Malaysia’s Sustainable Energy Development Authority (Seda) has reported total net-metered PV capacity reached 108 MW at the end of November.
The organization said the lion’s share of the figure – 94.14 MW – was deployed in the first 11 months of last year alone. That new project rush came after Malaysia added just 10 kW of rooftop solar in 2016, 2.33 MW in 2017 and 11.53 MW in 2018.
Industrial installations account for 75.01 MW of the country’s rooftop generation capacity, with commercial arrays adding a further 25.18 MW. Residential systems added up to 7.67 MW to the end of November and 130 kW of agricultural projects completed the aggregate figure.
To qualify for net metering credits for excess electricity exported to the grid, residential systems must have a generation capacity no larger than 12 kWp – for single-phase systems – and 72 kWp for three-phase installations. Commercial and industrial arrays can be either up to 1 MWp or capable of supplying 75% of estimated demand, whichever is lower.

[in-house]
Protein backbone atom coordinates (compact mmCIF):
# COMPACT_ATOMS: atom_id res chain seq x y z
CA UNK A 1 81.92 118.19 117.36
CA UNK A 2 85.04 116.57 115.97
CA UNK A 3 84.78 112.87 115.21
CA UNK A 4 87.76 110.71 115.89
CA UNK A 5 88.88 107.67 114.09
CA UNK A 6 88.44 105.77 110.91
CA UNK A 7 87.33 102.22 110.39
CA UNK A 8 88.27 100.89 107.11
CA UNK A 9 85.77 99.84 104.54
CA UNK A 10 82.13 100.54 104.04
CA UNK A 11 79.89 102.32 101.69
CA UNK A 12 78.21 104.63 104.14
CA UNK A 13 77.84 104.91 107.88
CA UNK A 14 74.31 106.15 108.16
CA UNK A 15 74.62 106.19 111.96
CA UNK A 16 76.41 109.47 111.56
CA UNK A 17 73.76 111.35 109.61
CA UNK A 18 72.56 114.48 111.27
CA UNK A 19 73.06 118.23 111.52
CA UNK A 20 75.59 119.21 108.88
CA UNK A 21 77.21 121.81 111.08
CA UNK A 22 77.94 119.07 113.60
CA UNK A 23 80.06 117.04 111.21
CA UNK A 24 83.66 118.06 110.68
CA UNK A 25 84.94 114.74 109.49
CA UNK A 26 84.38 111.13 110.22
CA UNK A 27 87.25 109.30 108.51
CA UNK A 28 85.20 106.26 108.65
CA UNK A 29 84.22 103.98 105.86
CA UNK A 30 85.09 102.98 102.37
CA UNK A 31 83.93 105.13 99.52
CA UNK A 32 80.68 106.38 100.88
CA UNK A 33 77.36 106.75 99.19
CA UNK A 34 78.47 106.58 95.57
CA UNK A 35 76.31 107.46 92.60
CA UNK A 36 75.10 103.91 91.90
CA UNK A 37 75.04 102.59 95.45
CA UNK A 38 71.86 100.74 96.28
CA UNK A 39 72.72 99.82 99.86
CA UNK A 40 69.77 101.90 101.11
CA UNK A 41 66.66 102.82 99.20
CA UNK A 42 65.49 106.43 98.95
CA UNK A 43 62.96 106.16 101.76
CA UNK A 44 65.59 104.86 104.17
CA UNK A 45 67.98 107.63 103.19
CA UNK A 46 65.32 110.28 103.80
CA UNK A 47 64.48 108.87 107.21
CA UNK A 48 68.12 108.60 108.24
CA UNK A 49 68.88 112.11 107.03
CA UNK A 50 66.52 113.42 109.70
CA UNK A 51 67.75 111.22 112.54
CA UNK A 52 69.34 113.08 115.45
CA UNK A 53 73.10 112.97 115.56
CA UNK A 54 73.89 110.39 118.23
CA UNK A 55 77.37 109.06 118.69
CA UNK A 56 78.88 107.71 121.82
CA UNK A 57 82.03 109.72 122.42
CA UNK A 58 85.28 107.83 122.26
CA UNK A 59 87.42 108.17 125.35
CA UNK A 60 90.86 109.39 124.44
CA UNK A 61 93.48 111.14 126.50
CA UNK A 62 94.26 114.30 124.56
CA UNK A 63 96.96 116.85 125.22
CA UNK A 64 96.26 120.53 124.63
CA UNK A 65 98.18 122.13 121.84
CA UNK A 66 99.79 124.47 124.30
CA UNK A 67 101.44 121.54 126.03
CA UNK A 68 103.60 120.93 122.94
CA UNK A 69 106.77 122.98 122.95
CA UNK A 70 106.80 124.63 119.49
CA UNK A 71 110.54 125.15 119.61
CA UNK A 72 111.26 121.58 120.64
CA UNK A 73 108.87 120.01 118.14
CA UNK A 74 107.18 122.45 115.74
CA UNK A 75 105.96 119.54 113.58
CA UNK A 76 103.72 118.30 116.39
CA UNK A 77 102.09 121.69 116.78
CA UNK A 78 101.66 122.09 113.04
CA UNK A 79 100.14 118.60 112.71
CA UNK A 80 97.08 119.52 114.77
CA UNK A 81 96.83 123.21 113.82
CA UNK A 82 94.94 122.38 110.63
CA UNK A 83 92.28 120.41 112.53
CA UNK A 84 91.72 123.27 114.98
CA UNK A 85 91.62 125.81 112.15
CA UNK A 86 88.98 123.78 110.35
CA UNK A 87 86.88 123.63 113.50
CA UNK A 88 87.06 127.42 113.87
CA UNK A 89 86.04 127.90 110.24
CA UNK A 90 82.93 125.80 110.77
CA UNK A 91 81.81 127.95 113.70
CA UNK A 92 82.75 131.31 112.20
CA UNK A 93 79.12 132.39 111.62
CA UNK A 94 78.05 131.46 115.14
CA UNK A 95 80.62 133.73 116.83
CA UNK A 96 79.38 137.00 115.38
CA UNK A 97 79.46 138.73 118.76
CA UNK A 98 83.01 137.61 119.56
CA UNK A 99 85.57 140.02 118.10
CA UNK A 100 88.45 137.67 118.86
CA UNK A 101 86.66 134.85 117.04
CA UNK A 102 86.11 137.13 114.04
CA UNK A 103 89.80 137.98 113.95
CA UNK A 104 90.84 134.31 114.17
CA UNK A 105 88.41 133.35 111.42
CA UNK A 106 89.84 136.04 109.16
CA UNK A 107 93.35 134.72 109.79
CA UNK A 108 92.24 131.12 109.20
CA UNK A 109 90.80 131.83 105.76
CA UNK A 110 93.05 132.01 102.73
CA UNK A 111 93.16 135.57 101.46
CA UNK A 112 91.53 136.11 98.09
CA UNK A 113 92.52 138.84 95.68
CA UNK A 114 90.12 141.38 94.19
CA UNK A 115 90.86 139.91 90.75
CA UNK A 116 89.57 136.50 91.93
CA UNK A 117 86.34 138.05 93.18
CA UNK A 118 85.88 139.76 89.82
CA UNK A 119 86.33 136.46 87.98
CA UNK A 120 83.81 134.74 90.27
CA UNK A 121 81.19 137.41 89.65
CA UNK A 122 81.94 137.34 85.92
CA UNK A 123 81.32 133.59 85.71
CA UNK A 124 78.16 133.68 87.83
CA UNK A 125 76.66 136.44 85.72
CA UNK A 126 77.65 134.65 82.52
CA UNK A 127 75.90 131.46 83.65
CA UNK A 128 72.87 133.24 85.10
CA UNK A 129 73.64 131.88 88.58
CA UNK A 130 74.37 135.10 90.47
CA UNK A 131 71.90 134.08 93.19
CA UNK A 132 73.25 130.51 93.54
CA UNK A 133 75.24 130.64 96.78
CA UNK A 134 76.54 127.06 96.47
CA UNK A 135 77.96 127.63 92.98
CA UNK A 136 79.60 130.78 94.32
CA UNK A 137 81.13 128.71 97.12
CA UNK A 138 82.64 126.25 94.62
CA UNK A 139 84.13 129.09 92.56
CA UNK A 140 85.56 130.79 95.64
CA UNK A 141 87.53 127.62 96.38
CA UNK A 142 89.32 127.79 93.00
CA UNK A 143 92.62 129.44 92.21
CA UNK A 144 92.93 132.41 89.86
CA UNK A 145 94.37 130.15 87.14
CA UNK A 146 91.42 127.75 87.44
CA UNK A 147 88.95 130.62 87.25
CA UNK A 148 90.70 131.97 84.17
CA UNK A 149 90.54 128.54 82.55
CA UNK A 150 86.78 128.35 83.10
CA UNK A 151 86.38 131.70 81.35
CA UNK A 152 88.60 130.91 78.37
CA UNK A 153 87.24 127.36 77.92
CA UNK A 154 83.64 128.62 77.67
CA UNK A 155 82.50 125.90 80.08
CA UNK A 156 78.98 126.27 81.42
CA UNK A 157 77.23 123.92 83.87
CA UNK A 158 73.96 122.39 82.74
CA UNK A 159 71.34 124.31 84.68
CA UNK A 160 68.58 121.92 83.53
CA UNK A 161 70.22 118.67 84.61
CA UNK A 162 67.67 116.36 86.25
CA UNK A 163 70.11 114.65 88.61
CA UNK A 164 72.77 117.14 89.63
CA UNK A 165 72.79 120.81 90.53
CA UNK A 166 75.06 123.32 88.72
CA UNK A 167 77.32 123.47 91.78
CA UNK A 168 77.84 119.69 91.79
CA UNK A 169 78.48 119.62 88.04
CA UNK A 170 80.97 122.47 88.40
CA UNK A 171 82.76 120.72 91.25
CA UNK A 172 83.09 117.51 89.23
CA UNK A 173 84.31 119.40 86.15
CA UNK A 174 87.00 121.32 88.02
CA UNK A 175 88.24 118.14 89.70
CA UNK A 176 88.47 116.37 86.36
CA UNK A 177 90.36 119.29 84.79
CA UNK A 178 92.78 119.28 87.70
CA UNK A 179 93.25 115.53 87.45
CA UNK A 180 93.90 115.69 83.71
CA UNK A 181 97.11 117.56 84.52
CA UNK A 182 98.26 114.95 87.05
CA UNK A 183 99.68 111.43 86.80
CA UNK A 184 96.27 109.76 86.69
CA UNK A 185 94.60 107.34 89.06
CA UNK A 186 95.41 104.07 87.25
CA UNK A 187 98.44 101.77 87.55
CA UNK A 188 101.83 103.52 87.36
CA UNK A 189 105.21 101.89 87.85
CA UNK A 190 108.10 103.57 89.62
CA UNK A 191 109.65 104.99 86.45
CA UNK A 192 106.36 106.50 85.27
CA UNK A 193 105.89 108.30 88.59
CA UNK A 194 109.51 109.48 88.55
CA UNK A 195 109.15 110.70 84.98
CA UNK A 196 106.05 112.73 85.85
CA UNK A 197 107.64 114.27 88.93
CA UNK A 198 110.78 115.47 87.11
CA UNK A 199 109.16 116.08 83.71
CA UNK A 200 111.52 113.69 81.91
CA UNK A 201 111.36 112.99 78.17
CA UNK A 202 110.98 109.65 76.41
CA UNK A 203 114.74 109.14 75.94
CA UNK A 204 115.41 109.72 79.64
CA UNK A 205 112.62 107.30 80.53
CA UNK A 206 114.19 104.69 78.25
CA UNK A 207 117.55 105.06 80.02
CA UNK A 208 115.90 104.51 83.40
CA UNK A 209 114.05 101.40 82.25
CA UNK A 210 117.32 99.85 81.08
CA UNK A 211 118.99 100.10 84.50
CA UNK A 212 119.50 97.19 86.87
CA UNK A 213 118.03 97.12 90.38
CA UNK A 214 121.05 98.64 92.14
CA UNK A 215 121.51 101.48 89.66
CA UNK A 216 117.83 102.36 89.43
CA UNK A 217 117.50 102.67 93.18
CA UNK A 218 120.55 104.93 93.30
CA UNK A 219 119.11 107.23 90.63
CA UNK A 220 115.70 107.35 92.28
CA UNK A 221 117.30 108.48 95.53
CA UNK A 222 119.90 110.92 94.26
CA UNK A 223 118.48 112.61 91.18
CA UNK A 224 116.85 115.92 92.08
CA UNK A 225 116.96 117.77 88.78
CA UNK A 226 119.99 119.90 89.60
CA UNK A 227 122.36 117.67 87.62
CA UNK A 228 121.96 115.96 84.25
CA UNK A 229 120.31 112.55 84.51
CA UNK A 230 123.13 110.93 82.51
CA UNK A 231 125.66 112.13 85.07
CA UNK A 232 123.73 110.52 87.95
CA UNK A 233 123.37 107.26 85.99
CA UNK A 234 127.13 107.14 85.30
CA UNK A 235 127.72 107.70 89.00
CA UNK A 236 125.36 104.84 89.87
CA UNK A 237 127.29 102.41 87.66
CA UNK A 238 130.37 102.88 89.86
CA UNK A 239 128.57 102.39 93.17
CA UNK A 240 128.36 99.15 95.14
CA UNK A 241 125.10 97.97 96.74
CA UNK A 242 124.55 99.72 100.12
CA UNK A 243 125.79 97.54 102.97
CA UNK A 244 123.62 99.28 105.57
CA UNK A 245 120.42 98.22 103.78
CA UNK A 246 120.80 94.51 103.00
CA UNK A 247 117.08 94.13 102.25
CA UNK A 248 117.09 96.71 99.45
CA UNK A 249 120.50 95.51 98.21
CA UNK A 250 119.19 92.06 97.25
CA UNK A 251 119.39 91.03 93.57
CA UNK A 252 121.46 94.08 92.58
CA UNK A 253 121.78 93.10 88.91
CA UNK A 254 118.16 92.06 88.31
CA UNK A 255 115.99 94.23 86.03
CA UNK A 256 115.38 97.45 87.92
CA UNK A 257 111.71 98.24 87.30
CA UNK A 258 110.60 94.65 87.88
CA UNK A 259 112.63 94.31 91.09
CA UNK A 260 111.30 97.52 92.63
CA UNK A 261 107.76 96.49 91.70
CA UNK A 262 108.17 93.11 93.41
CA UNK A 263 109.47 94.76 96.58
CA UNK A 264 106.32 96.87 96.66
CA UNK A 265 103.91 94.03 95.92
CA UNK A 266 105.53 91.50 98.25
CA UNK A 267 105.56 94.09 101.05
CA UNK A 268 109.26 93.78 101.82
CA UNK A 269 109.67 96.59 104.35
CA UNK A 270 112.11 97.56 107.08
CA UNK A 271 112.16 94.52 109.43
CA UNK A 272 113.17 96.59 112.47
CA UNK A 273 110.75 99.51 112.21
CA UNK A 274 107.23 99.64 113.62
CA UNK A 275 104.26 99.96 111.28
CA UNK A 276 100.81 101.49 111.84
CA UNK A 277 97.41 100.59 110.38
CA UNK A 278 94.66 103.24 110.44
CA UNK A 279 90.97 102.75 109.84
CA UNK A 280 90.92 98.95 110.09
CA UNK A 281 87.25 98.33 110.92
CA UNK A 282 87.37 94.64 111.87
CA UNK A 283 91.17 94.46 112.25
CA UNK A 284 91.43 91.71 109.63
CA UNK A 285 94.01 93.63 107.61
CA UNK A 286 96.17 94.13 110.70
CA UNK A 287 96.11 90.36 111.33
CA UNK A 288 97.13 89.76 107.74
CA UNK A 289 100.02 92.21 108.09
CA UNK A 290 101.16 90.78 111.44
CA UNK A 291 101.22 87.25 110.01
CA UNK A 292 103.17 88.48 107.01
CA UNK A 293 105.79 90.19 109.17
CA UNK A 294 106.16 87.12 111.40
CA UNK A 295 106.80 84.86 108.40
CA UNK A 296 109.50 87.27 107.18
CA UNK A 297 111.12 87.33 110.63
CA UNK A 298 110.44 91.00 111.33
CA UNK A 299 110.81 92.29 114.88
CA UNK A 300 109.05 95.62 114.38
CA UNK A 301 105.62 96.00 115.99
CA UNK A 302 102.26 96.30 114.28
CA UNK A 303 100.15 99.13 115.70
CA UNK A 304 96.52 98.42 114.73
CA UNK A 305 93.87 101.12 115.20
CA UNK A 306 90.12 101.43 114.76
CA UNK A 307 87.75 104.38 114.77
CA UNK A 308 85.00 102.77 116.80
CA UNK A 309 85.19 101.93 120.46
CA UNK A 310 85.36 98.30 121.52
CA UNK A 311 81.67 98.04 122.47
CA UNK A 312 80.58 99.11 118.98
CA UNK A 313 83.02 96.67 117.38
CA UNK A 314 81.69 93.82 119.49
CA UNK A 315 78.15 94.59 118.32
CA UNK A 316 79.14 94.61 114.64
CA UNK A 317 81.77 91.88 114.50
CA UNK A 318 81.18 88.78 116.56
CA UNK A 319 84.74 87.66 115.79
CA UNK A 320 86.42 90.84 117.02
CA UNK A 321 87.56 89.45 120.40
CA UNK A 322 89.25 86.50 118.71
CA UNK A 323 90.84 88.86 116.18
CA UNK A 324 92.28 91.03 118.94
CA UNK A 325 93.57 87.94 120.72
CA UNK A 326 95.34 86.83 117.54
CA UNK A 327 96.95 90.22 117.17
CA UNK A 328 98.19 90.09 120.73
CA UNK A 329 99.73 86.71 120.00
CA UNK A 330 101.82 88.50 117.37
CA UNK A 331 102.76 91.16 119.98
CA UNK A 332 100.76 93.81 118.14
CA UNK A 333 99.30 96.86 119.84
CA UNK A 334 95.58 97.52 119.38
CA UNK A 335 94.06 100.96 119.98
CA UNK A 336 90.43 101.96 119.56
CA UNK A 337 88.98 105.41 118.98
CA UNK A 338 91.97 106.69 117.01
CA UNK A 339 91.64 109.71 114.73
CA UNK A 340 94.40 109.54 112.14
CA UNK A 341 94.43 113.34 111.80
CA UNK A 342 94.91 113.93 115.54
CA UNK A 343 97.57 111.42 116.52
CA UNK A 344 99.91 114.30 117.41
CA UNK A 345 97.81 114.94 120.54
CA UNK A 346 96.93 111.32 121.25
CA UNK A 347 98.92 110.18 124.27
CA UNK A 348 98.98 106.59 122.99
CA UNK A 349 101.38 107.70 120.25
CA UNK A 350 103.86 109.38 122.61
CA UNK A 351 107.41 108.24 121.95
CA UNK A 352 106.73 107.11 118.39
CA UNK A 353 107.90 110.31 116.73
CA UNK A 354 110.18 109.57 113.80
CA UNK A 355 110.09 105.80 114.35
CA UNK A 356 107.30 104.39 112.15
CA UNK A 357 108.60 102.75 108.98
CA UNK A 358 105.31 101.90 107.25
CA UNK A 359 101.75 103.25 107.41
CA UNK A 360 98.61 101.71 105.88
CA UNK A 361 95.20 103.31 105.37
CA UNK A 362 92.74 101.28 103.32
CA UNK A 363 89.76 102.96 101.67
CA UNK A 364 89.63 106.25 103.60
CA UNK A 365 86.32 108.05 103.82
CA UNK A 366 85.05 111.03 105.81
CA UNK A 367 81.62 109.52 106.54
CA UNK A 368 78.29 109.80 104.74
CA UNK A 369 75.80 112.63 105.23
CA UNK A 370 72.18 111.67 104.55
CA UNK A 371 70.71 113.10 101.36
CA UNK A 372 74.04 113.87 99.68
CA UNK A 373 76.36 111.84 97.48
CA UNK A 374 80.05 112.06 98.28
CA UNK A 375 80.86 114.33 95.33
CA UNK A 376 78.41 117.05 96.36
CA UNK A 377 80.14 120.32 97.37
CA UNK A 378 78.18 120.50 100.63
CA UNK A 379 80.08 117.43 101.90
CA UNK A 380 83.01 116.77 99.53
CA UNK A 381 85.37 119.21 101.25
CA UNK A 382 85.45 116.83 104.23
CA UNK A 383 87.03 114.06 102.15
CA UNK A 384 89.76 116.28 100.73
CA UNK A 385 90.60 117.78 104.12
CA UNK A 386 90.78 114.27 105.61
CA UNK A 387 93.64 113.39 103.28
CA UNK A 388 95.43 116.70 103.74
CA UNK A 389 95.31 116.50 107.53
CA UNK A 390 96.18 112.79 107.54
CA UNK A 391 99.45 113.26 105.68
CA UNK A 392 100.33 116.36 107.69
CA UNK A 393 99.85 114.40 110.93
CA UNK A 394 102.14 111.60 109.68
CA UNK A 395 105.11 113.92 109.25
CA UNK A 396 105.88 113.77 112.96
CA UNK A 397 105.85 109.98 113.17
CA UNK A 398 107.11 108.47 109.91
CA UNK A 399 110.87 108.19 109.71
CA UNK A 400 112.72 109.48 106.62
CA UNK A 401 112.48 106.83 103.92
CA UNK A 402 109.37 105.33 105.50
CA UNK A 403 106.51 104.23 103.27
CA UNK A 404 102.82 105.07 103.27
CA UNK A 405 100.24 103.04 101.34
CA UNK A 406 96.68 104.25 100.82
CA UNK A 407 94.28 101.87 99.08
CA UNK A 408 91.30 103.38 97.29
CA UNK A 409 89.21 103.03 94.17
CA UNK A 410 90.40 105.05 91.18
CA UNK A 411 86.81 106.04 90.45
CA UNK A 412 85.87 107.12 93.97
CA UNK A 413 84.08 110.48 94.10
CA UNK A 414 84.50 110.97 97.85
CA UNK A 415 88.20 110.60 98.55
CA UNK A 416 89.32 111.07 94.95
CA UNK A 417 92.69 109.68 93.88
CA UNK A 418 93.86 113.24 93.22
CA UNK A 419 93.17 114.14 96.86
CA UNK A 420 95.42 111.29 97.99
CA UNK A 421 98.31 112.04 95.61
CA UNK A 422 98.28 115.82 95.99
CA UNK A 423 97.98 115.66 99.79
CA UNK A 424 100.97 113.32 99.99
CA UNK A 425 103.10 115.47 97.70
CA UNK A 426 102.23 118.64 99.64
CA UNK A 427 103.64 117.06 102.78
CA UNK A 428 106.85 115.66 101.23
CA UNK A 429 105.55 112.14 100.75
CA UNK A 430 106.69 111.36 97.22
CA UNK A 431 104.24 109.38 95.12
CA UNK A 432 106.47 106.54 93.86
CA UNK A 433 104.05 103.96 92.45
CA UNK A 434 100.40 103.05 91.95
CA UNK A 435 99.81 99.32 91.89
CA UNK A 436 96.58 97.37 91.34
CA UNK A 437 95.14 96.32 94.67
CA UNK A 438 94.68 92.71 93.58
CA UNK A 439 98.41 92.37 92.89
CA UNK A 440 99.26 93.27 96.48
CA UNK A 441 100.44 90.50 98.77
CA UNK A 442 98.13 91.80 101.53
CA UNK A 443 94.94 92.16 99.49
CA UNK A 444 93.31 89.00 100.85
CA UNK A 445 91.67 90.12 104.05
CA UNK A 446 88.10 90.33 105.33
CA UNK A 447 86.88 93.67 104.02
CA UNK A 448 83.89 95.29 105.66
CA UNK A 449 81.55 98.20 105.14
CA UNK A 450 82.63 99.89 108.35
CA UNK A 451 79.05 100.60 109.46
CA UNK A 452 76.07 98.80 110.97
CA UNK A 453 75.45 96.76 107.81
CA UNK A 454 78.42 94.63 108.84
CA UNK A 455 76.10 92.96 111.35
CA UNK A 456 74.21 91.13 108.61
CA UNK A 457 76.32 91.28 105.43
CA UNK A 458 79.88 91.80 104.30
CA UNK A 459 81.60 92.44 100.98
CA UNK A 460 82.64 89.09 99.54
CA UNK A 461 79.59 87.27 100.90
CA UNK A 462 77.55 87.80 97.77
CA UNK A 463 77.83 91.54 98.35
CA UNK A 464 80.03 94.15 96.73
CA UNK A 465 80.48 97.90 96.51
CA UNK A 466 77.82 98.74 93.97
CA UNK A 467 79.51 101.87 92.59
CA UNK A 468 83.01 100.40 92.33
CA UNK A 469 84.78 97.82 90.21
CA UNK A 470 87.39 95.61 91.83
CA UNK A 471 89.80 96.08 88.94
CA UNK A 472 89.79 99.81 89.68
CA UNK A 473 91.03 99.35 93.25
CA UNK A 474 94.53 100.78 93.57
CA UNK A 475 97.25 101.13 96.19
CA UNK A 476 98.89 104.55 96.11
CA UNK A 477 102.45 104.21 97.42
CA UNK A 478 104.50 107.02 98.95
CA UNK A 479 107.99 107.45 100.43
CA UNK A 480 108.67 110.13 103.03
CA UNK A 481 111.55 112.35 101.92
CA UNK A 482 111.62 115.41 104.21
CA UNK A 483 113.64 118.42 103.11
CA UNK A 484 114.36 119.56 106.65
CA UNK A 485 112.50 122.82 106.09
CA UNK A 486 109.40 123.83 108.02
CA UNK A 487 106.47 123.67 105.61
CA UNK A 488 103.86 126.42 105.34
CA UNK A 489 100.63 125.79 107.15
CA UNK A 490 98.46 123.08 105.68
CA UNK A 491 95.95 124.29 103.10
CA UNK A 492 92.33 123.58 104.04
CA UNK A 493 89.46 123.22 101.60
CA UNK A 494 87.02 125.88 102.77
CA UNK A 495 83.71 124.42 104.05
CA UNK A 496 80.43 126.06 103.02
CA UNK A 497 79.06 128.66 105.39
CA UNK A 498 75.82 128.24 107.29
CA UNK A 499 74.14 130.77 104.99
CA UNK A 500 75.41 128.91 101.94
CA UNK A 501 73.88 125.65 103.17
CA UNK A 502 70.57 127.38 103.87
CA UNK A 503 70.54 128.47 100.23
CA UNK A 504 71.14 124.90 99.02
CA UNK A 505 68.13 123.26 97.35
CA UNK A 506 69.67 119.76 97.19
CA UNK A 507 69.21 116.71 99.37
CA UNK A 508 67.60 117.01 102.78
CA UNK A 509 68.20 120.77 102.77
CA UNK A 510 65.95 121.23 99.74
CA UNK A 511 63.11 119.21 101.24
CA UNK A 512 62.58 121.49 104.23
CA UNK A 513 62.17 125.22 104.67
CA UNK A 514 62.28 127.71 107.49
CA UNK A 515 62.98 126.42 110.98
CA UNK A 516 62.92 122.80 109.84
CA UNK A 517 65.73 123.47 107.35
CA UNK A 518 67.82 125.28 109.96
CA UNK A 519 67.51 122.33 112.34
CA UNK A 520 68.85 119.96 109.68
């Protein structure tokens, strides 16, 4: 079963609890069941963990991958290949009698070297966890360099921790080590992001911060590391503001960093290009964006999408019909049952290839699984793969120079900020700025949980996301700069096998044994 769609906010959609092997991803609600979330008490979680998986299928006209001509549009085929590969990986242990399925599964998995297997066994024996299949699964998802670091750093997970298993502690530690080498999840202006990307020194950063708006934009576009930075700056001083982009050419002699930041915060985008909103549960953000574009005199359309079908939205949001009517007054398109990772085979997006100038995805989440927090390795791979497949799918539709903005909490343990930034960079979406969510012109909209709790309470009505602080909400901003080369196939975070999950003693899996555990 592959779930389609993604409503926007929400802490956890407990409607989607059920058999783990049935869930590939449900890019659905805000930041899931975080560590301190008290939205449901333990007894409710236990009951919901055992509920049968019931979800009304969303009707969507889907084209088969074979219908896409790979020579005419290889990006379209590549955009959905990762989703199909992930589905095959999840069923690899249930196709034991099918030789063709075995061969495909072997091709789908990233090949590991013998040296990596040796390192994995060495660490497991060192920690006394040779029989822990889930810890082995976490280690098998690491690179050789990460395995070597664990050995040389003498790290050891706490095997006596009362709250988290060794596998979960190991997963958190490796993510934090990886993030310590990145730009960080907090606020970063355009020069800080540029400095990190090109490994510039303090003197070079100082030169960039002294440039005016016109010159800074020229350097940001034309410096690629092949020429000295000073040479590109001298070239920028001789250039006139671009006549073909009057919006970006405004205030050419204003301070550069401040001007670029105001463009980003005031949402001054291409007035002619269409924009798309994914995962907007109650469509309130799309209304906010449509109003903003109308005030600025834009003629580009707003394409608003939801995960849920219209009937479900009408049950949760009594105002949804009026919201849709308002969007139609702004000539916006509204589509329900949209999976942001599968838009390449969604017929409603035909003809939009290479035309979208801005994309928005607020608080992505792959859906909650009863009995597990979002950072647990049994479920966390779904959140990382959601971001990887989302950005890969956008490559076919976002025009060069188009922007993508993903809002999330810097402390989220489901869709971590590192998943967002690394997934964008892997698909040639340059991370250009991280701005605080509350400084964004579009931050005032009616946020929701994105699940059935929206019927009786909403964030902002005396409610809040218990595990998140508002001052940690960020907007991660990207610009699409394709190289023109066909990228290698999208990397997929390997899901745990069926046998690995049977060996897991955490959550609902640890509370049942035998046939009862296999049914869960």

The growing popularity of net metering, according to Seda, is down to the Net Energy Metering 2.0 program, which permits the sale of excess power to the grid on a one-for-one basis versus grid power kilowatts consumed. Under the previous regime, exported energy carried less value than consumed grid power. “This has managed to reduce the period for return of investment to a mere three years, especially for commercial and industrial installations, which [have] also benefited from the various tax incentives given by the government,” said the authority.
However, the popularity of net metering still appears unlikely to be sufficient to achieve Malaysia’s target of hitting 500 MW of generation capacity in the segment this year.
Net metering replaced a feed-in tariff incentive scheme in January 2016. In May 2017, Malaysia made the system more attractive. At the end of 2018, the country had around 438 MW of installed solar generation capacity, according to the International Renewable Energy Agency.